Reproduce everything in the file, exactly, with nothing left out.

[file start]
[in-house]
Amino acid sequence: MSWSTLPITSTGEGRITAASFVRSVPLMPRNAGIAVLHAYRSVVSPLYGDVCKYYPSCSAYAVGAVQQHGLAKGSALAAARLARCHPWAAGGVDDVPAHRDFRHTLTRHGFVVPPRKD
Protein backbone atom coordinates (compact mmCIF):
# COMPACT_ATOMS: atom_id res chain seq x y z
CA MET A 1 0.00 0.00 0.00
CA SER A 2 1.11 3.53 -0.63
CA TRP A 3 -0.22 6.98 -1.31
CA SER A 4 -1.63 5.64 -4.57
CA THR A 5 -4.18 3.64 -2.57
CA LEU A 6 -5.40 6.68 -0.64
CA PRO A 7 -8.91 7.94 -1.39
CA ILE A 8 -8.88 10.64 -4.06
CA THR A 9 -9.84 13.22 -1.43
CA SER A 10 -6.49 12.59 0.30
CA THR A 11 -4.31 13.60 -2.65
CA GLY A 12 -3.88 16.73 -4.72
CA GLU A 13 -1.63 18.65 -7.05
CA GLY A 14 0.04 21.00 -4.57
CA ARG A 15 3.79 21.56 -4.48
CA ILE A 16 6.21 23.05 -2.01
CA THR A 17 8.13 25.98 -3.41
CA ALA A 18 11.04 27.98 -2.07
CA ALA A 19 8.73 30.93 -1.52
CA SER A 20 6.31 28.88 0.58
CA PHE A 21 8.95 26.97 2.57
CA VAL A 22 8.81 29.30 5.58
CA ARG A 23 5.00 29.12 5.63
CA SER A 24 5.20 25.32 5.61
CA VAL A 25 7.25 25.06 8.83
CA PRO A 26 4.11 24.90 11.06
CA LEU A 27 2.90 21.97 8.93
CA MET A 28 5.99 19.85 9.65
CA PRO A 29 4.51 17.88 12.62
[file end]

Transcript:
[in-house]
Amino acid sequence: MSWSTLPITSTGEGRITAASFVRSVPLMPRNAGIAVLHAYRSVVSPLYGDVCKYYPSCSAYAVGAVQQHGLAKGSALAAARLARCHPWAAGGVDDVPAHRDFRHTLTRHGFVVPPRKD
Protein backbone atom coordinates (compact mmCIF):
# COMPACT_ATOMS: atom_id res chain seq x y z
CA MET A 1 0.00 0.00 0.00
CA SER A 2 1.11 3.53 -0.63
CA TRP A 3 -0.22 6.98 -1.31
CA SER A 4 -1.63 5.64 -4.57
CA THR A 5 -4.18 3.64 -2.57
CA LEU A 6 -5.40 6.68 -0.64
CA PRO A 7 -8.91 7.94 -1.39
CA ILE A 8 -8.88 10.64 -4.06
CA THR A 9 -9.84 13.22 -1.43
CA SER A 10 -6.49 12.59 0.30
CA THR A 11 -4.31 13.60 -2.65
CA GLY A 12 -3.88 16.73 -4.72
CA GLU A 13 -1.63 18.65 -7.05
CA GLY A 14 0.04 21.00 -4.57
CA ARG A 15 3.79 21.56 -4.48
CA ILE A 16 6.21 23.05 -2.01
CA THR A 17 8.13 25.98 -3.41
CA ALA A 18 11.04 27.98 -2.07
CA ALA A 19 8.73 30.93 -1.52
CA SER A 20 6.31 28.88 0.58
CA PHE A 21 8.95 26.97 2.57
CA VAL A 22 8.81 29.30 5.58
CA ARG A 23 5.00 29.12 5.63
CA SER A 24 5.20 25.32 5.61
CA VAL A 25 7.25 25.06 8.83
CA PRO A 26 4.11 24.90 11.06
CA LEU A 27 2.90 21.97 8.93
CA MET A 28 5.99 19.85 9.65
CA PRO A 29 4.51 17.88 12.62